There will be a lot more Top Rank Boxing on ESPN for years to come.
On Thursday, the promotional company and network announced a new seven-year contract they called "the most comprehensive, exclusive rights agreement in the history of boxing."
The contract, which immediately replaces a four-year deal that began last summer between Top Rank and ESPN, runs through August 2025. It calls for 54 live boxing events annually in addition to shoulder programming, fights from Top Rank's extensive library and studio content, including new shows to be announced.
Top Rank and ESPN signed a four-year deal that began in August 2017. It was amended in April to coincide with the launch of the ESPN+ streaming service on which Top Rank began promoting exclusive boxing cards. Under the new deal, Top Rank events will continue to air live on ESPN in prime time as well as on ESPN+.
"ESPN is thrilled with this new long-term agreement with Top Rank, which represents the most innovative and comprehensive relationship in the world of boxing today," said Jimmy Pitaro, ESPN president and the co-chairman of Disney Media Networks. "By creating and distributing significantly more Top Rank events and boxing content, ESPN and Top Rank will jointly cultivate upcoming fighters and fights, creating the stars of tomorrow while providing fans with the sport's best content in a more personalized manner."
Under the new deal, the 54 live events per year will include 18 cards that will air on ESPN, 12 more prime-time cards that will stream exclusively on ESPN+ and 24 "premium international events" on ESPN+. There will also be undercard coverage of all 54 events on ESPN+.
ESPN+ will also continue to provide coverage of weigh-ins and news conferences, and make past fights available on demand.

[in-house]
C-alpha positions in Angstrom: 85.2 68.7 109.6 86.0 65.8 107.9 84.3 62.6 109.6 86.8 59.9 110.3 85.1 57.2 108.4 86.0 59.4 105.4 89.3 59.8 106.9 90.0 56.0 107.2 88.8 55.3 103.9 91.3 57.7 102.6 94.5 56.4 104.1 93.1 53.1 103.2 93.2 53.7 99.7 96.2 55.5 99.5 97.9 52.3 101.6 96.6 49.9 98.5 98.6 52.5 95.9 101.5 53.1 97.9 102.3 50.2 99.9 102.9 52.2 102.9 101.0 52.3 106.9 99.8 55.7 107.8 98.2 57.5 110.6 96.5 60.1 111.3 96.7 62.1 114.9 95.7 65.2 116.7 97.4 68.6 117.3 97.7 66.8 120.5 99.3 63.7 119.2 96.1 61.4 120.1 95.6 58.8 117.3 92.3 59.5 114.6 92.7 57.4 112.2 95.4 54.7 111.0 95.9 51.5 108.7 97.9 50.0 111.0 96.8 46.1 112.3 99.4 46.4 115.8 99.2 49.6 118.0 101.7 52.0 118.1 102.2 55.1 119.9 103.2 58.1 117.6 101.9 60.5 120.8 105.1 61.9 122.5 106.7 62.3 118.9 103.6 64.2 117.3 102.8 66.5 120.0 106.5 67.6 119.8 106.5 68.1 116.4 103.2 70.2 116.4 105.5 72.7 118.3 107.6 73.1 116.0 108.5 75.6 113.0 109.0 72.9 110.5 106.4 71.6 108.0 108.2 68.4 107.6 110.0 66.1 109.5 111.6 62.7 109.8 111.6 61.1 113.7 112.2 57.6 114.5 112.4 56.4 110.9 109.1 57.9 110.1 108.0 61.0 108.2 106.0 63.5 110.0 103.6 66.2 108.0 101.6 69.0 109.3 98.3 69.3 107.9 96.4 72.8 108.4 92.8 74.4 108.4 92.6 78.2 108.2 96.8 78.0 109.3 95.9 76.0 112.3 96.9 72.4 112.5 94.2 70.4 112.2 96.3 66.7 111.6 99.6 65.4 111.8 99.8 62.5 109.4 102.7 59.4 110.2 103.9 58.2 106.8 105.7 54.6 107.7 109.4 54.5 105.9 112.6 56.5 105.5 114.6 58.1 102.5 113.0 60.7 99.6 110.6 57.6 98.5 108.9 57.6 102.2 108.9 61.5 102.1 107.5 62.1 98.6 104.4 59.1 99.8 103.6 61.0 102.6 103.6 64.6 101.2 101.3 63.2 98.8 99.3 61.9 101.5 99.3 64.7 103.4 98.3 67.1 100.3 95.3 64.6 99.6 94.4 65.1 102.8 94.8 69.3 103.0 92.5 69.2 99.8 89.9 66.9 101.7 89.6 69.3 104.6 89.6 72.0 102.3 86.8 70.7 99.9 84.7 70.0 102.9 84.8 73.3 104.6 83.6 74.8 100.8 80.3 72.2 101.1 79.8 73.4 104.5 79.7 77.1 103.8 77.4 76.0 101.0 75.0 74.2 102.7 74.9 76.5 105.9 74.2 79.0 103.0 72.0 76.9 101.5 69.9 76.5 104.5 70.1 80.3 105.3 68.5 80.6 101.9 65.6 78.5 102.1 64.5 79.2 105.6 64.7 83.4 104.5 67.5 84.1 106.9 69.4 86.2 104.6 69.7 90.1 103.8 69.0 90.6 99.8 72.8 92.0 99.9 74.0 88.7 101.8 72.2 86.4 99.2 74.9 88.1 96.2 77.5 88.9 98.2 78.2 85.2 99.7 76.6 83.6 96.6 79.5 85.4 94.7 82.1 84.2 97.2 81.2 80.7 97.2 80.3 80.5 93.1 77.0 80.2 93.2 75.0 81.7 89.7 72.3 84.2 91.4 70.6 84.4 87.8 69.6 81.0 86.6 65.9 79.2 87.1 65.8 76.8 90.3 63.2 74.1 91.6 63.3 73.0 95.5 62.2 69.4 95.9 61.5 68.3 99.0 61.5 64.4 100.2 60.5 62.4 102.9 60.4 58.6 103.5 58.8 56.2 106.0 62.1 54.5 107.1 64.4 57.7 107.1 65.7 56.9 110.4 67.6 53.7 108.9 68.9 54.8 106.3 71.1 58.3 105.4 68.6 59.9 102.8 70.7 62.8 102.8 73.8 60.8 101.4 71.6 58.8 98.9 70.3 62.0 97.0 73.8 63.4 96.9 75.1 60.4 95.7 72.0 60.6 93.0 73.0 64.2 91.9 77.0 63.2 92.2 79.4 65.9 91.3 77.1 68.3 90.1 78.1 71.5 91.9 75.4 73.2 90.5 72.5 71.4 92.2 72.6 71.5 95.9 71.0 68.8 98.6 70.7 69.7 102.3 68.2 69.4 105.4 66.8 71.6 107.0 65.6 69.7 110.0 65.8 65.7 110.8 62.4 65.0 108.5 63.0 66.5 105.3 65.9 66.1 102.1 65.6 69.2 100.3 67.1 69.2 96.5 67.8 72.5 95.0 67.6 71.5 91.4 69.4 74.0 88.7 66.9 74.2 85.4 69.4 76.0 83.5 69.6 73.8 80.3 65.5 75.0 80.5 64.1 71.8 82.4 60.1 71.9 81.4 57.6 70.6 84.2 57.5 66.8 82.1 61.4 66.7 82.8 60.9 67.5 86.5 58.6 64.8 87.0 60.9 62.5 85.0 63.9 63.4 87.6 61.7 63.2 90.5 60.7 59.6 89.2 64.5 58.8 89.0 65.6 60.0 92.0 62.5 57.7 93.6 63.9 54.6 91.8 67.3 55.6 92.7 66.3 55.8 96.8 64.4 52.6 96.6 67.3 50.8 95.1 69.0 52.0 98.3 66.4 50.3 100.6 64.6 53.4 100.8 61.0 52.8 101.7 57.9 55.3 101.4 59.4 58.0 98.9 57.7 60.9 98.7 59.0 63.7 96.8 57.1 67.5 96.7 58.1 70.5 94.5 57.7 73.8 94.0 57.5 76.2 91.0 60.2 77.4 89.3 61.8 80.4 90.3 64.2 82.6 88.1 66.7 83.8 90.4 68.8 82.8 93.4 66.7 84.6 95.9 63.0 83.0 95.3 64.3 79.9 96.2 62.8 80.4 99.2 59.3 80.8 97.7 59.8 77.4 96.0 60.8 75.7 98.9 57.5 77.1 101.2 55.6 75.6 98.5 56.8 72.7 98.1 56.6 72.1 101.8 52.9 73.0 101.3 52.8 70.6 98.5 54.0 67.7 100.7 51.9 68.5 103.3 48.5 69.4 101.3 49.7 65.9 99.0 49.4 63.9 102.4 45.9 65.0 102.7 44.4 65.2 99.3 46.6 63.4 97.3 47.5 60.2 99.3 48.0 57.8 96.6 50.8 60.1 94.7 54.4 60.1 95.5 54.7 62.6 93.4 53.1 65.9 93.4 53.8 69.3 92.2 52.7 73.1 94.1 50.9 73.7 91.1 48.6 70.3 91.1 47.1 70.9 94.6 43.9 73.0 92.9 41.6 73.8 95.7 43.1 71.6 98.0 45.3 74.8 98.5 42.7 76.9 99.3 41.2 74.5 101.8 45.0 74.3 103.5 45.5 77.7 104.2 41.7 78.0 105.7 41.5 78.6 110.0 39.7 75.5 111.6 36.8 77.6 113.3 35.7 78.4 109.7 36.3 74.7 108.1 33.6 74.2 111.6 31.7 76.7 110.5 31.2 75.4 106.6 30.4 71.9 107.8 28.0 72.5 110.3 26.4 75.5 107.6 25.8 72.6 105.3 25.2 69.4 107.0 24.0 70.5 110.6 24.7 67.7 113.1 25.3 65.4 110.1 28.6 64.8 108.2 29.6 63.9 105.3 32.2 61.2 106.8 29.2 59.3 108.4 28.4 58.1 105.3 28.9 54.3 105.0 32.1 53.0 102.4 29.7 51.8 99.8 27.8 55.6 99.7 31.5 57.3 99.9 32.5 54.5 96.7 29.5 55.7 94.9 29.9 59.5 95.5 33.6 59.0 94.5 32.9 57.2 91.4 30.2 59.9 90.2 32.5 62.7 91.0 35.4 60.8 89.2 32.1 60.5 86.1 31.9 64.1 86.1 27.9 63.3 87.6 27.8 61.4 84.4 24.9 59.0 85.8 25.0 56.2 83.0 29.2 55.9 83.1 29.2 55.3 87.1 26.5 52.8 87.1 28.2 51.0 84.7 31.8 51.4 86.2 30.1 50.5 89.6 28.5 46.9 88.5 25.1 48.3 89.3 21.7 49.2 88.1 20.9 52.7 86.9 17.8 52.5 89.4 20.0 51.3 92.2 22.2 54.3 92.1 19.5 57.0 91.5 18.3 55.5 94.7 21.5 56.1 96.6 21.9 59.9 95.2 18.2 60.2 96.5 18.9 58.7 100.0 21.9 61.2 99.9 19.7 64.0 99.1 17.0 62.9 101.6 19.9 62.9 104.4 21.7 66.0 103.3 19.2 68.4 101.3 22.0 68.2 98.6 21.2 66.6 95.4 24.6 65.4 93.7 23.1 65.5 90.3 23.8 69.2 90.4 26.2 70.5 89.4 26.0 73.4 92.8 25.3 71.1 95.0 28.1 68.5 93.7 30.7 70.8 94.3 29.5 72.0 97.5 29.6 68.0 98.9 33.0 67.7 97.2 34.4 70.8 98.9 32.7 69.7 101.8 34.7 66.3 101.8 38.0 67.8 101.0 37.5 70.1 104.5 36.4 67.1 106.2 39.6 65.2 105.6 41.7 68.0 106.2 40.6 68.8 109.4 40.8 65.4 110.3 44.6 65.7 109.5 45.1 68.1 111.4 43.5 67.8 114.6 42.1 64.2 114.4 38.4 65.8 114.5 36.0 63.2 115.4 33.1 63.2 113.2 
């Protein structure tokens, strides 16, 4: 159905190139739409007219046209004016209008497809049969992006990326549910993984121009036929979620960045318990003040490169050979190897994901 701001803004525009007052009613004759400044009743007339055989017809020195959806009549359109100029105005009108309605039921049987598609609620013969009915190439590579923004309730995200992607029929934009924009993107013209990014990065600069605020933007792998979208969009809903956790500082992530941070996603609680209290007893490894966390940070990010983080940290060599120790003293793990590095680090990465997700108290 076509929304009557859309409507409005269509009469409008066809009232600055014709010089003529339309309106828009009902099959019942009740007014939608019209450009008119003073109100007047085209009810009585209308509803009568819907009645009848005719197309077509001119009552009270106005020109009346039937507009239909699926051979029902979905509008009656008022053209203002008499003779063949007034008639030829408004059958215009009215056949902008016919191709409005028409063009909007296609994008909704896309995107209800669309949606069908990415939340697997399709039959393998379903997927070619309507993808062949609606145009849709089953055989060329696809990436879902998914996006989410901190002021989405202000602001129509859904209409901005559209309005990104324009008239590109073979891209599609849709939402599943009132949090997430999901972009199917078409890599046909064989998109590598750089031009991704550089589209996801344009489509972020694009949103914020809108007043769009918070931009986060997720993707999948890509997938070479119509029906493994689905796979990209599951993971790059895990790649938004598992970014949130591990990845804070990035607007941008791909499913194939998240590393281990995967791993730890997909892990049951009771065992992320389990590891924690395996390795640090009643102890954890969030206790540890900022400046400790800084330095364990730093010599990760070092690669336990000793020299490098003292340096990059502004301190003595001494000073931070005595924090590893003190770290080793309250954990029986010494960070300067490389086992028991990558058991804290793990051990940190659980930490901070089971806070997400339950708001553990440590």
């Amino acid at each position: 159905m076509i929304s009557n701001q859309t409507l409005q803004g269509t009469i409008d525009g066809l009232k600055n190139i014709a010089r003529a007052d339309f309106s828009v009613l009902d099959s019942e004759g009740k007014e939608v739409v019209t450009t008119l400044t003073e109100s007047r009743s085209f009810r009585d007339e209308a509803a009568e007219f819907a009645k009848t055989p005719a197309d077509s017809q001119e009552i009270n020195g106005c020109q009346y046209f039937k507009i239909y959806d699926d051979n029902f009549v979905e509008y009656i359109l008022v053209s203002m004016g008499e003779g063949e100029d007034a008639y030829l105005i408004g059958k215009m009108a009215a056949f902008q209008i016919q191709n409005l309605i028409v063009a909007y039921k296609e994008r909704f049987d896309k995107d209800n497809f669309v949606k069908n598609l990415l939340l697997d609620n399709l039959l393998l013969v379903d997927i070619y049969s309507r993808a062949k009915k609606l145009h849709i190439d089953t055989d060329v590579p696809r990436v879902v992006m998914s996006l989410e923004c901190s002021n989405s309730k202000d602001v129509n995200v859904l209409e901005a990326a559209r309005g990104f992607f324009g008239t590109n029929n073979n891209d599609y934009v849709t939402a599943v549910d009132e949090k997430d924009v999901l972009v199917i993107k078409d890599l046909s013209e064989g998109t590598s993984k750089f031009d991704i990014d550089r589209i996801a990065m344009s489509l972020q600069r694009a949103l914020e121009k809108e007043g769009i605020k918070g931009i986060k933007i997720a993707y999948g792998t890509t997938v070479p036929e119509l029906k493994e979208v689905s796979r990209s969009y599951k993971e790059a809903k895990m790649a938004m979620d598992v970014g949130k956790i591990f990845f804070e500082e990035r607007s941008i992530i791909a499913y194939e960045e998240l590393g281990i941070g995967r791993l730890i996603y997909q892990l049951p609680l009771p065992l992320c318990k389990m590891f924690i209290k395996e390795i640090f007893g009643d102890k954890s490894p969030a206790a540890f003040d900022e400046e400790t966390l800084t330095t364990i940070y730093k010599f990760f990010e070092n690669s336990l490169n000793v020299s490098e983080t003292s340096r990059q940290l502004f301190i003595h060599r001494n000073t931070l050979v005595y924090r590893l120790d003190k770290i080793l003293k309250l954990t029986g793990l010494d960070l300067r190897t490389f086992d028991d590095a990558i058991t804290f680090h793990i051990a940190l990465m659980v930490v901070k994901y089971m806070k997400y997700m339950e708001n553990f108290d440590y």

"This expanded relationship with Top Rank increases the ability of ESPN+ to serve boxing fans better than ever and allows us to continue to build more direct relationships with this incredibly passionate audience," said Kevin Mayer, who oversees ESPN+ as Disney's chairman of direct-to-consumer and international.
Top Rank has been putting international fights on ESPN+ by acquiring the U.S. broadcast rights from other promoters, and it will continue to do so, primarily by securing rights to cards promoted by Frank Warren in the United Kingdom, Zanfer Promotions in Mexico and Japanese events promoted by Teiken Boxing.
"This partnership will continue to bring the biggest events and best fighters from around the world to ESPN networks," said Top Rank president Todd duBoef, who negotiated the deal with the network. "Our collective ability to integrate live events, classic fights, studio shows and behind-the-scenes features will raise the long-term profile of the sport of boxing and the athletes."
The first year of Top Rank Boxing on ESPN has included several high-profile fights. Jeff Horn's controversial decision over Manny Pacquiao to win a welterweight world title last summer kicked things off; the live fight from Brisbane, Australia, averaged 3.1 million viewers and peaked at 4.4 million, making it the most-watched boxing telecast on cable since 2006 and ESPN's highest-rated boxing telecast since 1995.
The Top Rank Boxing on ESPN series also included Terence Crawford's historic third-round knockout of Julius Indongo to become the undisputed junior welterweight world champion last August, and Crawford's move up to welterweight to stop Horn in the ninth round on June 9 to win a welterweight title in a fight streamed exclusively on ESPN+.
Pound-for-pound king Vasiliy Lomachenko's sixth-round knockout of Guillermo Rigondeaux to retain his junior lightweight world title in December was the second-most-watched cable boxing telecast of 2017, averaging 1.85 million viewers. It was the first boxing match in history to feature two two-time Olympic gold medalists.
Lomachenko also headlined a prime-time card on May 12 as he knocked out Jorge Linares in the 10th round to win the lightweight world title in what is, so far, the most-watched cable boxing broadcast of 2018 (1.024 million viewers). With the win, Lomachenko set the record for fewest fights (12) needed to win world titles in three weight divisions.
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